Citizen Reporter
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2 minute read
12 Apr 2017
7:20 pm

Vote of no confidence in Zuma postponed

Citizen Reporter

Speaker Baleka Mbete acceded to the DA's request to postpone the motion of no confidence.

President Jacob Zuma. (Photo by Gallo Images / Thapelo Maphakela)

The scheduled motion of no confidence in President Jacob Zuma has been postponed, National Assembly Speaker Baleka Mbete announced on Thursday.

The postponement follows a request by the Democratic Alliance, which tabled the motion, for the motion to be postponed pending the conclusion of the United Democratic Movement’s Constitutional Court application.

Earlier this week, the UDM approached the ConCourt with a request that a secret ballot be allowed in the motion, saying this would allow ANC MPs to vote without fear of retribution from their party.

The court allowed the UDM access over the matter, giving the party until April 19 to file a reply.

Mbete said in a statement that the motion had been postponed “pending consideration of the matter by the programme committee after the constituency period”.

“The programme committee will be requested to consider two things, namely the implications of the postponement of the motion, especially in light of Rule 90 (rule of anticipation), and a possible date in the future for the consideration of the motion,” Mbete said in a statement.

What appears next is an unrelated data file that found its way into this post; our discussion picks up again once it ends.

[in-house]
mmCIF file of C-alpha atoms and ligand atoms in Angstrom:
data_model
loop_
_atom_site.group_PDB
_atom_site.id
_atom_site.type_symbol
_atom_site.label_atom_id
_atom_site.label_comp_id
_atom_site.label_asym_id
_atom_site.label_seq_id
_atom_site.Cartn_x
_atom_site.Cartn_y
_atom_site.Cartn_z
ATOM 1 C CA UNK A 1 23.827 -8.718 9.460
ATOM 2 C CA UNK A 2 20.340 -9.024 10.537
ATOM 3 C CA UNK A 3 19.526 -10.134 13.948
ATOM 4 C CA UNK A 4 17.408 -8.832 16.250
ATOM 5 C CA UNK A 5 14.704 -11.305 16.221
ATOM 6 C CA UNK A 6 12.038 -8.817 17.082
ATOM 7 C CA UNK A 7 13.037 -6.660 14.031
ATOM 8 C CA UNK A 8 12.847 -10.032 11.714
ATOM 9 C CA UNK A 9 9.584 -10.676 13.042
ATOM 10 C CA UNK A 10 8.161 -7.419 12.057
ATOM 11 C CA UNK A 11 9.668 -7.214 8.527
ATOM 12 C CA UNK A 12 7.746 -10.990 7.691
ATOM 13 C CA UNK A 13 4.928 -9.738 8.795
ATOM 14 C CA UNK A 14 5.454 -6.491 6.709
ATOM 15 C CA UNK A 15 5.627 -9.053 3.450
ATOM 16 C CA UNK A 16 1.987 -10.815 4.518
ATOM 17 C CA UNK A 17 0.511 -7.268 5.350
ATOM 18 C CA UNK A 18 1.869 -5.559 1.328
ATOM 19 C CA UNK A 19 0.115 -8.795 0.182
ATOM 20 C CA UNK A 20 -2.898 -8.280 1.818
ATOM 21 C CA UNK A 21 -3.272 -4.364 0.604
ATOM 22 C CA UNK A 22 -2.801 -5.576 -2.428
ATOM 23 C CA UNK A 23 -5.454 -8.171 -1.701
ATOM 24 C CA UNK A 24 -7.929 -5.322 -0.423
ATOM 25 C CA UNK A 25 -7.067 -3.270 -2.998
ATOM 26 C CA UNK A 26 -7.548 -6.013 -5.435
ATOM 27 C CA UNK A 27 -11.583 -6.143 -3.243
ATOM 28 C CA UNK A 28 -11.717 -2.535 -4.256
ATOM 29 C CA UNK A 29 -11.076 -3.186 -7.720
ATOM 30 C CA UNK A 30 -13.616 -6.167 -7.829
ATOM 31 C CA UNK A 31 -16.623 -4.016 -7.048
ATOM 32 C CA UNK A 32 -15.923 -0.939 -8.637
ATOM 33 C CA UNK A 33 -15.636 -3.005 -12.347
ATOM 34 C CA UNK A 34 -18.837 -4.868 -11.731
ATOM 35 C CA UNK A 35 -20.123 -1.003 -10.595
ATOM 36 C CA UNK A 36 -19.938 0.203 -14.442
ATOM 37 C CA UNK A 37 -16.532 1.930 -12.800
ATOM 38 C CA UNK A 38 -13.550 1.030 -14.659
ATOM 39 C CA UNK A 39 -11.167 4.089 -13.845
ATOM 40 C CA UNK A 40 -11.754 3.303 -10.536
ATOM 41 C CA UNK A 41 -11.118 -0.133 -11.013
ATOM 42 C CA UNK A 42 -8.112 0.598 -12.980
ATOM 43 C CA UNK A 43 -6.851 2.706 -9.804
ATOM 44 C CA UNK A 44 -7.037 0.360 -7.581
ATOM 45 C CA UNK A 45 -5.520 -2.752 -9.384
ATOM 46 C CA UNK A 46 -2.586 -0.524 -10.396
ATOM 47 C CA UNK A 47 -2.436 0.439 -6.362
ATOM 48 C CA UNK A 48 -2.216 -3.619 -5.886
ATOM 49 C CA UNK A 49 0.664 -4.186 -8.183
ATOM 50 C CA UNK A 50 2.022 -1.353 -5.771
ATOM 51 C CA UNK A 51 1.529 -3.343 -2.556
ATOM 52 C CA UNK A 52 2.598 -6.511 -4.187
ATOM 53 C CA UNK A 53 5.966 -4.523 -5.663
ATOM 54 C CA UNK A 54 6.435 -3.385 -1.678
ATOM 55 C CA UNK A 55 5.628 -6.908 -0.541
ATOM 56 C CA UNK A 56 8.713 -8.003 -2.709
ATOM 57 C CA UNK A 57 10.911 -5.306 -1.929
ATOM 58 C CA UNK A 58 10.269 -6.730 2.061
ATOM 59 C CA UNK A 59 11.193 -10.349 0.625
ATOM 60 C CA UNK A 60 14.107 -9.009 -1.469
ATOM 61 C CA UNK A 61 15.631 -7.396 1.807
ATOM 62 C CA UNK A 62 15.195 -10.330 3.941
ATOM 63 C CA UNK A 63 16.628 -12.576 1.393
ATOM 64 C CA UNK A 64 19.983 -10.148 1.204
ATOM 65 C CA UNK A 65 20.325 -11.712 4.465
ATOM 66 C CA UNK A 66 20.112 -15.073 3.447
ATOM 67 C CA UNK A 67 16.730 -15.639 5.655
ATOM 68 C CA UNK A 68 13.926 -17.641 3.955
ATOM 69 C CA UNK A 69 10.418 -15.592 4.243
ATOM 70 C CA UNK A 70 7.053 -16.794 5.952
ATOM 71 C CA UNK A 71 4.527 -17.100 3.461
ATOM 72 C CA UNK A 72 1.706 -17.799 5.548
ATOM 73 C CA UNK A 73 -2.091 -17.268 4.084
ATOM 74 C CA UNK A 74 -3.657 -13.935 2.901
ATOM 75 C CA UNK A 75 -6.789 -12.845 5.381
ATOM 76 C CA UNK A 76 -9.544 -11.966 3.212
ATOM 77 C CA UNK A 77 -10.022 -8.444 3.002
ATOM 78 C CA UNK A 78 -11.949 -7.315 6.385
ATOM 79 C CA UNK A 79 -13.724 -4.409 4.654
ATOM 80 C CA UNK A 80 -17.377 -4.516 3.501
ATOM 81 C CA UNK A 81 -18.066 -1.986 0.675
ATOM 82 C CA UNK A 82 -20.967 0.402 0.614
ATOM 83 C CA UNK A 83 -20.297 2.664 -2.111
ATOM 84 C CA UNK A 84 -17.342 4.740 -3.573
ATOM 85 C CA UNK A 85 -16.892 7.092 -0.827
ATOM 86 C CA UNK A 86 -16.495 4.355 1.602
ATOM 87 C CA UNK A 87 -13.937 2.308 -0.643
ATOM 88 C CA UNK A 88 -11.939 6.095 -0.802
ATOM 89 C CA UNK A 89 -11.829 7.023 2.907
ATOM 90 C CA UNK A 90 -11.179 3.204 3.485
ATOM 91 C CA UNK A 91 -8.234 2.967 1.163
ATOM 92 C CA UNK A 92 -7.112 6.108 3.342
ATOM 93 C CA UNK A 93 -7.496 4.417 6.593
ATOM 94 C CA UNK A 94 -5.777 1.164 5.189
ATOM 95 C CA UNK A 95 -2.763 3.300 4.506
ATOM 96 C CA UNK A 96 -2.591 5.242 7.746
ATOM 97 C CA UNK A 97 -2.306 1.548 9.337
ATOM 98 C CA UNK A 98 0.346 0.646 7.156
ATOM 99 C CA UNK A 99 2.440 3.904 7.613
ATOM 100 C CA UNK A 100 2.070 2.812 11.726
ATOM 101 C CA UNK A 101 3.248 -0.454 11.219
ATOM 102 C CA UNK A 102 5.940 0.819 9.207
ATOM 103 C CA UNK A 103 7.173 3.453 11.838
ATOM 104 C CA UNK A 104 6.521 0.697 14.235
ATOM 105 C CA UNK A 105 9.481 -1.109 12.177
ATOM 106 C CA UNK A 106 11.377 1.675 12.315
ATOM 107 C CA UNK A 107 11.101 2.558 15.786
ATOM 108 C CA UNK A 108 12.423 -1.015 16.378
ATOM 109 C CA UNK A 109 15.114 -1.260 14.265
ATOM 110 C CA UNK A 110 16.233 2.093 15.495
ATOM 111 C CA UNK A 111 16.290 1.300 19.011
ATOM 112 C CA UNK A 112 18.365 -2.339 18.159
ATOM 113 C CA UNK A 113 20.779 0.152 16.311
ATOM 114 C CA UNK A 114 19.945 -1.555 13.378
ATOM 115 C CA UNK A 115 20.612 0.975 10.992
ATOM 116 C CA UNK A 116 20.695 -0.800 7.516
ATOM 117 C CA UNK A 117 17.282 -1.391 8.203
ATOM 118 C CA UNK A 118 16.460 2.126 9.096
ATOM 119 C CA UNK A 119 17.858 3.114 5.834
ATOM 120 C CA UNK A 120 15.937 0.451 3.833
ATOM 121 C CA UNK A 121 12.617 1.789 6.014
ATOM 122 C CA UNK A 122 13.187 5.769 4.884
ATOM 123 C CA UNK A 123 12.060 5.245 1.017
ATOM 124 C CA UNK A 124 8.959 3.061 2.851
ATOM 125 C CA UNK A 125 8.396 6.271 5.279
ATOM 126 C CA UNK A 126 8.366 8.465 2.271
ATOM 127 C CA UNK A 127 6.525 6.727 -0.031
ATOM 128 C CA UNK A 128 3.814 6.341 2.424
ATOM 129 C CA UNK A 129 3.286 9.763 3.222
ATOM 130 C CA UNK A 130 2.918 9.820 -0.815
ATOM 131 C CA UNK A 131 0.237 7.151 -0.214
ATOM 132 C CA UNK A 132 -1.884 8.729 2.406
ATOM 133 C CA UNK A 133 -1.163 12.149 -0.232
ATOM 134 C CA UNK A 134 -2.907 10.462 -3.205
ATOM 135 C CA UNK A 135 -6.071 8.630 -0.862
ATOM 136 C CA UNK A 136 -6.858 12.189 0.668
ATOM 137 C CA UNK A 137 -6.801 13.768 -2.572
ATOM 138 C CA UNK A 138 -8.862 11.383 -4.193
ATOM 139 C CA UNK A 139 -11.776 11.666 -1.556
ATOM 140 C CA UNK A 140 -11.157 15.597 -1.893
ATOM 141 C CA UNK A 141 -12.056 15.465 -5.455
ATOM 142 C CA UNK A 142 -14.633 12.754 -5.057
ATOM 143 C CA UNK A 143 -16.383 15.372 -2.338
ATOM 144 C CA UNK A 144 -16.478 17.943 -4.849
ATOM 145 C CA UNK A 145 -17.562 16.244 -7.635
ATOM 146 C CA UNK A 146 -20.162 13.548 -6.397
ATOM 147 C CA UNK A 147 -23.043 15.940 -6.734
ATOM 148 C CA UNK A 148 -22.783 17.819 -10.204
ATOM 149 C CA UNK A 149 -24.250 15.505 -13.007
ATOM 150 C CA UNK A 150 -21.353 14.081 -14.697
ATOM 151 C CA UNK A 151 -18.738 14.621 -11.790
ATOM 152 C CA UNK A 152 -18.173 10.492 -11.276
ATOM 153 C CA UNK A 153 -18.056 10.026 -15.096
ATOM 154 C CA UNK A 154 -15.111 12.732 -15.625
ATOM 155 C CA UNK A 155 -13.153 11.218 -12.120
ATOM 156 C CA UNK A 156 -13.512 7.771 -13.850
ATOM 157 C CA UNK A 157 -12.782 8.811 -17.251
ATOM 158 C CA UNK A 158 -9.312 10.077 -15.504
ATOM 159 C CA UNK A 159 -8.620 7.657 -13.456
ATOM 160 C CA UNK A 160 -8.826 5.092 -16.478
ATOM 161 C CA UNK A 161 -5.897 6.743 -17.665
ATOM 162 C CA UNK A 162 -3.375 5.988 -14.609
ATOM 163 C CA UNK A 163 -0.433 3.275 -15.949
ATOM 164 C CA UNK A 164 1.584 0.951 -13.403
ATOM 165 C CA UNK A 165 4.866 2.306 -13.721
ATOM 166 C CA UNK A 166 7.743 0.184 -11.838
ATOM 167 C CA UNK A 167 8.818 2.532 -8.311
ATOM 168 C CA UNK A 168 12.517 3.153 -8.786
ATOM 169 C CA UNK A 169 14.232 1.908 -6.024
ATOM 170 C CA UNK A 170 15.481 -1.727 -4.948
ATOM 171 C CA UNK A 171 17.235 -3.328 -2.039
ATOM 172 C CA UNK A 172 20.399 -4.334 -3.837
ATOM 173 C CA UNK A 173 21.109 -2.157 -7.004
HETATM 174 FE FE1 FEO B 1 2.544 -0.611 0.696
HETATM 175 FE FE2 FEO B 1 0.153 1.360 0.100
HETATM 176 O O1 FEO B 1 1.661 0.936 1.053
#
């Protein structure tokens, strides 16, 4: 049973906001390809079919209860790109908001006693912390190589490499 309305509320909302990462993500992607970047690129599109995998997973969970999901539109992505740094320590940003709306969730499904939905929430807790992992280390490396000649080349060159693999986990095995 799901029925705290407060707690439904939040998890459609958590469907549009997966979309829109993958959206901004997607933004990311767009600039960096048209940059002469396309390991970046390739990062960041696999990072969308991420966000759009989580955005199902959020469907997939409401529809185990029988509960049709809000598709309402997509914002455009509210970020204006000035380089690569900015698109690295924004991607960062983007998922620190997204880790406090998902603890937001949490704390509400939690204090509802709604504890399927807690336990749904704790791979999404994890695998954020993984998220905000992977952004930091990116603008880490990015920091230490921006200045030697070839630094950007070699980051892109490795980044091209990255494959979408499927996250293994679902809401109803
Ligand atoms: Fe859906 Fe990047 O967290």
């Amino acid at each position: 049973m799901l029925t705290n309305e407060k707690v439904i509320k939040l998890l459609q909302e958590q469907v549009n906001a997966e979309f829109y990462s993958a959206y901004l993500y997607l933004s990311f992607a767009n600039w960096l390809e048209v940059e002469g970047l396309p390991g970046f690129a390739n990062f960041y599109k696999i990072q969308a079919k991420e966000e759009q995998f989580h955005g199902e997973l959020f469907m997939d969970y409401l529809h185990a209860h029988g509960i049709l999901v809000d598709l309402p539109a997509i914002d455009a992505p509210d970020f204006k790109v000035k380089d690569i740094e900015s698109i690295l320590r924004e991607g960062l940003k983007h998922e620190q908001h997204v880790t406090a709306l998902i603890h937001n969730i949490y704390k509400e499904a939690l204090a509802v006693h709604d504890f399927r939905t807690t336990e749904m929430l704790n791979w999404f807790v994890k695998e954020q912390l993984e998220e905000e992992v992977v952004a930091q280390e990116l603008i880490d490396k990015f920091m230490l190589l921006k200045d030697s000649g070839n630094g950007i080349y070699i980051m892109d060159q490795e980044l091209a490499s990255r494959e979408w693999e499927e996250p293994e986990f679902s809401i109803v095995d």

“This is in keeping with section 57 of the Constitution which provides that the National Assembly has the power to determine and control its internal arrangements, proceedings and procedures.”

The vote had been set for April 18.

DA chief whip John Steenhuisen welcomed the postponement, saying the outcome of the ConCourt submission would have a material impact on the outcome of the vote.

“The DA believes that it would have been remarkably disrespectful for the National Assembly to proceed with the debate and vote while the Constitutional Court, the highest court in the Republic, was deliberating on a matter directly linked to the motion.

“The postponement will give ANC Members of Parliament time to reflect on their commitment to South Africa and the people. For as long as Jacob Zuma remains at the Union Buildings, the people, especially the poor and jobless, will continue to suffer,” said Steenhuisen.

READ MORE:

ConCourt grants UDM access over parly secret ballot vote

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